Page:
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Originally Posted by prominence View Post
But like I said.. just feels like I don't "have enough" to put into OmniFocus.. any responses/advice to this?
Can I send you some of my work?

But seriously, I think you've raised the crucial point here:

I guess where I get hung-up is when trying to decide what exact folders to make and what constitutes taking the time to put into OmniFocus or if I should just leave it in the back of my head.
If you can leave stuff in the back of your head and trust that you won't forget it at the opportune moment, then more power to you. I can't trust myself to do that. I could, more or less, when I was in my 20s and early 30s, but either aging or a broader set of responsibilities makes that impossible for me.

These days, if something pops into the front of my head, I have a simple decision tree that I use:

Is this at all potentially important or interesting?
  • NO: Do nothing
  • YES: Can I do it now, ideally in less than two minutes?
    • YES: Do it now
    • NO: Enter it in OmniFocus or in an inbox that will make its way to OmniFocus

Once I know it's in my "trusted system" (as David Allen says), I no longer need to devote any effort to remembering it. That's a liberating feeling for me.

As for your hierarchy, I think you're spot on: folders are areas of responsibility that don't have a clear end (or, if there is an end, it's because you've changed jobs/children are out of the house/whatever), projects are concrete goals that can be completed, and actions are steps toward that goal. For me, "House" is a folder, "Reorganized garage" is a project, and "Install wall hooks for hand tools" is an action. (A purist might make "Install wall hooks" a project, since it might involve buying hooks, getting the tools required to install them, etc. Since I have them on hand, it's effectively a one step action for me.)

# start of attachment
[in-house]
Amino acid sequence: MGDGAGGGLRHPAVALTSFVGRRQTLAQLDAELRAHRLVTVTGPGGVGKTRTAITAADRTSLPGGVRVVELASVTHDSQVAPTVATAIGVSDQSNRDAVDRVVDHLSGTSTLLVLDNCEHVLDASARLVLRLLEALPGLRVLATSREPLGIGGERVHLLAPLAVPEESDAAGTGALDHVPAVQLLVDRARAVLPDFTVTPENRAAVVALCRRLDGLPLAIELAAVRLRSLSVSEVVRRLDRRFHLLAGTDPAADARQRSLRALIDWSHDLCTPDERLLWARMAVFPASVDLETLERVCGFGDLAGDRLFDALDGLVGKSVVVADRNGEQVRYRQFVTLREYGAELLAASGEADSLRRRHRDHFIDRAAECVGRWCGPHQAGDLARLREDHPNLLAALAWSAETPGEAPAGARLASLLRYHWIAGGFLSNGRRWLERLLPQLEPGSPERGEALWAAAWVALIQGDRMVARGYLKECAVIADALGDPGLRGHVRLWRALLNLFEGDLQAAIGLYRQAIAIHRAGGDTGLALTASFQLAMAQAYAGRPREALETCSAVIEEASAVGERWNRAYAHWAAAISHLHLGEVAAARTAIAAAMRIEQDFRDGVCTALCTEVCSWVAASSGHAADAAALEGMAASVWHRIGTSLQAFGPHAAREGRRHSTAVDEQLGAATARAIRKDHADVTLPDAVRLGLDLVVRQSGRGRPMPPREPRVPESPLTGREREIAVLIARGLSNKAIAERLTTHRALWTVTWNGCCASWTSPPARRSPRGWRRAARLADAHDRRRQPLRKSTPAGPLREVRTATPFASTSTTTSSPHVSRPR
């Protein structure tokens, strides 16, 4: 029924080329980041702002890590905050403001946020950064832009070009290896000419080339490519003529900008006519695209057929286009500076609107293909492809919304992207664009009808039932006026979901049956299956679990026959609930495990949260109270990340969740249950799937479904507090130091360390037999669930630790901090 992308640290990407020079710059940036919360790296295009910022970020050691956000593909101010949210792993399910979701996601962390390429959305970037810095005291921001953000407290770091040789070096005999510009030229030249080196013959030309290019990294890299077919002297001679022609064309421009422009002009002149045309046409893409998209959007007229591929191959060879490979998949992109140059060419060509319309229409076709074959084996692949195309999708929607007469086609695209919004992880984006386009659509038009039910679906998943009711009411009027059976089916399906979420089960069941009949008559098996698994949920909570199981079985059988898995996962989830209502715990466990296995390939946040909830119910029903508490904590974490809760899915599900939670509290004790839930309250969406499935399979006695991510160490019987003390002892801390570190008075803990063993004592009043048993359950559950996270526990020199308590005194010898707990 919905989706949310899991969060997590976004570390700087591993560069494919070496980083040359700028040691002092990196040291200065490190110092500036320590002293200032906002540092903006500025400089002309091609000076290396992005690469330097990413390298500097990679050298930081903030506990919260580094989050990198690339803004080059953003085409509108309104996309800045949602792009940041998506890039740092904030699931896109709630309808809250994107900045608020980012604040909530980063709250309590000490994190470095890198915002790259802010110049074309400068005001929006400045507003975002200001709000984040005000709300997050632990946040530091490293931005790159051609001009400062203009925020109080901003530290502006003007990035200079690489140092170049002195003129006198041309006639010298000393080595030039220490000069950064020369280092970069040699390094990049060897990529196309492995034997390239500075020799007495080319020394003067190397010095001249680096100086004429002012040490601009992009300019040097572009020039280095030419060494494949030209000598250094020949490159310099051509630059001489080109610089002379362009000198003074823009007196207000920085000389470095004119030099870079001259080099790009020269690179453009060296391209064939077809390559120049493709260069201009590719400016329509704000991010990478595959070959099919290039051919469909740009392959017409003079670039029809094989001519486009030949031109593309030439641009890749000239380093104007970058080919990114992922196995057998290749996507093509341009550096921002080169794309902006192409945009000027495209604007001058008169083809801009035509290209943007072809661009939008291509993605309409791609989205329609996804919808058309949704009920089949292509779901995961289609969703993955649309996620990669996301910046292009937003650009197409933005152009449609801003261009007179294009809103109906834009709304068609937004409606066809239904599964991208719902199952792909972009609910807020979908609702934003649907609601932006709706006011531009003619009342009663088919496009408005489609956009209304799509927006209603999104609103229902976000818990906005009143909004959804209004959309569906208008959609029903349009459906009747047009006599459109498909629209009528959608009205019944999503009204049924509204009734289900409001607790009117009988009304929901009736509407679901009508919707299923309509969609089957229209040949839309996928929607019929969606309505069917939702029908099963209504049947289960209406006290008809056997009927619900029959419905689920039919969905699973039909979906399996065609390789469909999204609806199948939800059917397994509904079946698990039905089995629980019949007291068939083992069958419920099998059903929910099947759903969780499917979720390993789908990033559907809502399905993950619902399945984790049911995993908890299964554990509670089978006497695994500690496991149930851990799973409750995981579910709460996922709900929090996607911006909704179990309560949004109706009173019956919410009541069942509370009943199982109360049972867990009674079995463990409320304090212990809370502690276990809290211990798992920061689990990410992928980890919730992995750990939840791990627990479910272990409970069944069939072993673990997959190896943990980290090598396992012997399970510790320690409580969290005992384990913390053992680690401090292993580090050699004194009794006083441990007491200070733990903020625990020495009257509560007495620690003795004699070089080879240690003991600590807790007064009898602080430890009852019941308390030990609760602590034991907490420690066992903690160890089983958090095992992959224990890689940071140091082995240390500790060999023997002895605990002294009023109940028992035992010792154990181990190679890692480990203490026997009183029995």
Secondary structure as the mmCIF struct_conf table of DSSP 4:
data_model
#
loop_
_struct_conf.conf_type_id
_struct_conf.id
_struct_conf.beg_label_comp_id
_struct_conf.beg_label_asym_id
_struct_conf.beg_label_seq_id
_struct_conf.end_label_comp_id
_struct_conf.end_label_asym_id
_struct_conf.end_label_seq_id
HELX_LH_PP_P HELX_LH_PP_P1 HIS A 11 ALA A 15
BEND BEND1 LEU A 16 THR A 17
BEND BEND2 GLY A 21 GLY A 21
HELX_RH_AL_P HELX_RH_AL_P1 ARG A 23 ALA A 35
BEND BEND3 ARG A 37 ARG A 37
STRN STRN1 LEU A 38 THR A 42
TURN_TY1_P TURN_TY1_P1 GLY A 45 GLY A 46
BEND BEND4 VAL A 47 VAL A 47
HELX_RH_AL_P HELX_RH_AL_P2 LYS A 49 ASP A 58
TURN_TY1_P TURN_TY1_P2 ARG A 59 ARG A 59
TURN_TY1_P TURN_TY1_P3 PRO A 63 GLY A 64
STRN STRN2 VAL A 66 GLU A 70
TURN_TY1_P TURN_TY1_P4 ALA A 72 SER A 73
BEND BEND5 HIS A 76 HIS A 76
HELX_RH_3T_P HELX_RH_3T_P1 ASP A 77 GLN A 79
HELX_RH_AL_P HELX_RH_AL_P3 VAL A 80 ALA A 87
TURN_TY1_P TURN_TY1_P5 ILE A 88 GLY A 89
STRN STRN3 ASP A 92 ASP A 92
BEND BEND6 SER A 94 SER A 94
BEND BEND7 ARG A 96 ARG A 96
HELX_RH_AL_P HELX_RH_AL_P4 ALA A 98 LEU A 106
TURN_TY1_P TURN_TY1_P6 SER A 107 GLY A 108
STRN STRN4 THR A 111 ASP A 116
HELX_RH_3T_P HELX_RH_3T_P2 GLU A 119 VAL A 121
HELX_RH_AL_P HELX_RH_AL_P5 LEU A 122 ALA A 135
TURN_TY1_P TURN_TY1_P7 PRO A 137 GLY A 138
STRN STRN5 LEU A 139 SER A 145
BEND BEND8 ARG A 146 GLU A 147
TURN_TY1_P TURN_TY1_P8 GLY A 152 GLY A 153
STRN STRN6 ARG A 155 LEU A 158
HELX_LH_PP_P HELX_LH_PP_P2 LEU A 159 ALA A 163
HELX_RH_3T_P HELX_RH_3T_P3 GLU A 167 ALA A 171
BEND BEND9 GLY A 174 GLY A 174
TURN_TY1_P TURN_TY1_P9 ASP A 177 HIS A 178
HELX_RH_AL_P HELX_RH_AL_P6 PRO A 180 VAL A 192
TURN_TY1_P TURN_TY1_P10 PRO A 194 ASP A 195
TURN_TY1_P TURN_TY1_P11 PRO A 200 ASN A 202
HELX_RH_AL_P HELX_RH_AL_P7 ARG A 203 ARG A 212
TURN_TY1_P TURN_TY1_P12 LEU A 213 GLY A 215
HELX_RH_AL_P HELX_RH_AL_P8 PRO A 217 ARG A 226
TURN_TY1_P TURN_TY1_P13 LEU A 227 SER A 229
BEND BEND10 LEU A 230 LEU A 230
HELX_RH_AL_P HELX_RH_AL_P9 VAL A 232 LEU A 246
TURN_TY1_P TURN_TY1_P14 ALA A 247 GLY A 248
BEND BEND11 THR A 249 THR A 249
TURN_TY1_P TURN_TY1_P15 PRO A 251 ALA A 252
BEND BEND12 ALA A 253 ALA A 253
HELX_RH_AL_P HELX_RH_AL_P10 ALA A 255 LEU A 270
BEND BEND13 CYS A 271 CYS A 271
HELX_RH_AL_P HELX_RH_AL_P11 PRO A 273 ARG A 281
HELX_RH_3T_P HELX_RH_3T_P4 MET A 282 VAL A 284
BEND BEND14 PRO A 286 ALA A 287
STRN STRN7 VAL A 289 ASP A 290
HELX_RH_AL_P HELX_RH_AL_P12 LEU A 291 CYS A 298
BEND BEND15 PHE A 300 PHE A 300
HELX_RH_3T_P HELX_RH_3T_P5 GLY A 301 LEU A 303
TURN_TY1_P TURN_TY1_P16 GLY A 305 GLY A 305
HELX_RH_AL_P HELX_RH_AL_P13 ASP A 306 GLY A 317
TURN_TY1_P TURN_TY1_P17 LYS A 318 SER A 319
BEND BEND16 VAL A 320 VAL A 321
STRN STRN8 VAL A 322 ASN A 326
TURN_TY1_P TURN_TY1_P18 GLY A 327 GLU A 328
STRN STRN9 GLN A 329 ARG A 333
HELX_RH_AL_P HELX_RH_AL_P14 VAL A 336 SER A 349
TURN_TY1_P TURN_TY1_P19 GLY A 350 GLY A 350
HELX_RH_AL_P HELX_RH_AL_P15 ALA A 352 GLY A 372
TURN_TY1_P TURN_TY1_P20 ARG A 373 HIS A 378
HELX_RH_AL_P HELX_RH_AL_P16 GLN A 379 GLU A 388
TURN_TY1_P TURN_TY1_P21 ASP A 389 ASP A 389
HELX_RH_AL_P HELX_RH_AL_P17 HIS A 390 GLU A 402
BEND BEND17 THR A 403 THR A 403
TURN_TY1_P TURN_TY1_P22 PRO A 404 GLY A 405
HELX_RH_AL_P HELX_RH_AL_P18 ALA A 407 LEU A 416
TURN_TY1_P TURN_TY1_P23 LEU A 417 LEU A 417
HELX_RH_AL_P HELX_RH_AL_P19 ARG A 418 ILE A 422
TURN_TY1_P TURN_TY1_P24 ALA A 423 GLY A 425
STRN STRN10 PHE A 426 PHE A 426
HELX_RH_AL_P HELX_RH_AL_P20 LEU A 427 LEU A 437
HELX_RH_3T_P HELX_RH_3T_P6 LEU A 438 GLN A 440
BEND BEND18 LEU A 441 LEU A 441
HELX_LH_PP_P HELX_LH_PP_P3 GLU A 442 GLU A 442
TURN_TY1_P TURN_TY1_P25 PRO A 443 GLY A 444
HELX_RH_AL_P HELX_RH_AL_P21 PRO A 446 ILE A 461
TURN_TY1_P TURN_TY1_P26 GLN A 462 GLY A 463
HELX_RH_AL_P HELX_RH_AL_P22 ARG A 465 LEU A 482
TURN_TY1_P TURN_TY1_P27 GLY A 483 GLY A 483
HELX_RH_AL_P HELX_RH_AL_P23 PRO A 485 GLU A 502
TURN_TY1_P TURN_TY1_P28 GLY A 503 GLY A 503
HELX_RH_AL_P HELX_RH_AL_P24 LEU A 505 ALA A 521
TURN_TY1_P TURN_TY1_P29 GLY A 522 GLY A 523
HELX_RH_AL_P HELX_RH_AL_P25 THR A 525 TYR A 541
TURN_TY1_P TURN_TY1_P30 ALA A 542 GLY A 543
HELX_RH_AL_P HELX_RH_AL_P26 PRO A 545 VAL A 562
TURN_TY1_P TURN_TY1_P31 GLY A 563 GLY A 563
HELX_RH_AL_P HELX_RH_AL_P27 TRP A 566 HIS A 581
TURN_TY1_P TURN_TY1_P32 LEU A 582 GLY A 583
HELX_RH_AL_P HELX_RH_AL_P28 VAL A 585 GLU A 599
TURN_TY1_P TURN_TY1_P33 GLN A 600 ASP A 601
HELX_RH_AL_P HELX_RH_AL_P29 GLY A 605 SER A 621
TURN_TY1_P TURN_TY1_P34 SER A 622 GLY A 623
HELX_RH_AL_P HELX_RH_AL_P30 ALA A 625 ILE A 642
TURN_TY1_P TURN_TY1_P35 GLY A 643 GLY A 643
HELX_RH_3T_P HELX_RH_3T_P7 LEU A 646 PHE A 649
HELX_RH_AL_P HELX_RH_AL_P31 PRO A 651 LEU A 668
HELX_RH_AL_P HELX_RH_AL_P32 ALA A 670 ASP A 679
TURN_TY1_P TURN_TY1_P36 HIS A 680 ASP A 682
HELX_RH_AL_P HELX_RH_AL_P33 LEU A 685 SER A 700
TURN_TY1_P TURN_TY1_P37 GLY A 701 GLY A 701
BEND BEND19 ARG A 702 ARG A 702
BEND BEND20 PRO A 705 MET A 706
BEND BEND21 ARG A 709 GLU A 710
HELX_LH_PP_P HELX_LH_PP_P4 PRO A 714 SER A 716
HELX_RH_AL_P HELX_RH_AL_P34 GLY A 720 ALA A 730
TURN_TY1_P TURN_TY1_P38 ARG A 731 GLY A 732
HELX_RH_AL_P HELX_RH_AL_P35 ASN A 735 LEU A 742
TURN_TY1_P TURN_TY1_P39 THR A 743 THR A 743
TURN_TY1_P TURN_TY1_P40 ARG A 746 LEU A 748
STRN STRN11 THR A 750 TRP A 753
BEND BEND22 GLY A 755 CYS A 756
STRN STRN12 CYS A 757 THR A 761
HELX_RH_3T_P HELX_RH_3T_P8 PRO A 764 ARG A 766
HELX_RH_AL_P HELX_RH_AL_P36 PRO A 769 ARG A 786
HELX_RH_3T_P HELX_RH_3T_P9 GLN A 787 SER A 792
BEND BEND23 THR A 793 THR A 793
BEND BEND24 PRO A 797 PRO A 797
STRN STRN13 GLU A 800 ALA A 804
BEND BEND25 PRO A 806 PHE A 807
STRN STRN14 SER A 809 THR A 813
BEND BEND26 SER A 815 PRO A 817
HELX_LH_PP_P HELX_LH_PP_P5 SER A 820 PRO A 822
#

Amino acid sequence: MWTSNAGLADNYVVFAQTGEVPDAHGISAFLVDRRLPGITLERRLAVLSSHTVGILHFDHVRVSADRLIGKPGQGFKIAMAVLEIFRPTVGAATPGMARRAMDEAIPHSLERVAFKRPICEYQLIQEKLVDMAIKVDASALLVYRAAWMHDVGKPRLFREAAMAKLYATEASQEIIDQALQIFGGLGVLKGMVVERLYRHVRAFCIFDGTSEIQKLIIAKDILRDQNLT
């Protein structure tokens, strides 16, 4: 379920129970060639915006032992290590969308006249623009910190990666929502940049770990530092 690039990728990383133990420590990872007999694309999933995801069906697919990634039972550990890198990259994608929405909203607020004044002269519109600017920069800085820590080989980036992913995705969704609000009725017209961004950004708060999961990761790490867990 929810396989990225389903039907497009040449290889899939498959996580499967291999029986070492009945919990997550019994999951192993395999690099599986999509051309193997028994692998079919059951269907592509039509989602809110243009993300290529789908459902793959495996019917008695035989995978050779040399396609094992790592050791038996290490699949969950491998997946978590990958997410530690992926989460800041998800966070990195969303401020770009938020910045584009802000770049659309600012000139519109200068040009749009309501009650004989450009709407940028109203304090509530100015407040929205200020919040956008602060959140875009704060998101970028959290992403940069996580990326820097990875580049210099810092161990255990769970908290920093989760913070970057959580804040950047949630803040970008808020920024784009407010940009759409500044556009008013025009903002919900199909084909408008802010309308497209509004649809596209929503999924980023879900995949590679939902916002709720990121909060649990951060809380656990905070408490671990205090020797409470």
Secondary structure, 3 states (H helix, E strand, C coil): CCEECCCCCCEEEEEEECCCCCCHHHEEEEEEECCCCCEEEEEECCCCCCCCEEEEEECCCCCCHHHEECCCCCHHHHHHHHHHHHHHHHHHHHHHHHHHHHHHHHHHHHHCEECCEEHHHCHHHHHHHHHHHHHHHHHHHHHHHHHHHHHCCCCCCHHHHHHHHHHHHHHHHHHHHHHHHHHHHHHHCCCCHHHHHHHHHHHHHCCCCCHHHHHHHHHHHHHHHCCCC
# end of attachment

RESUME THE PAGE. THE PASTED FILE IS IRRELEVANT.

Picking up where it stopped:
In the end, I think OmniFocus or any task manager is most useful if you enter just enough detail to make sure you won't forget anything. If you do something habitually--e.g. a morning stretching routine, brushing your teeth, etc.--it doesn't need to go in OmniFocus. If there is some other prompt that will get you to do something--like a sink full of dirty dishes that prompts you to load the dishwasher--it doesn't need to go into OmniFocus. If it's in your calendar and scanning your calendar will be a good enough reminder, it doesn't need to go into OmniFocus. But if you can't count on a concrete reminder, then it should go into OmniFocus.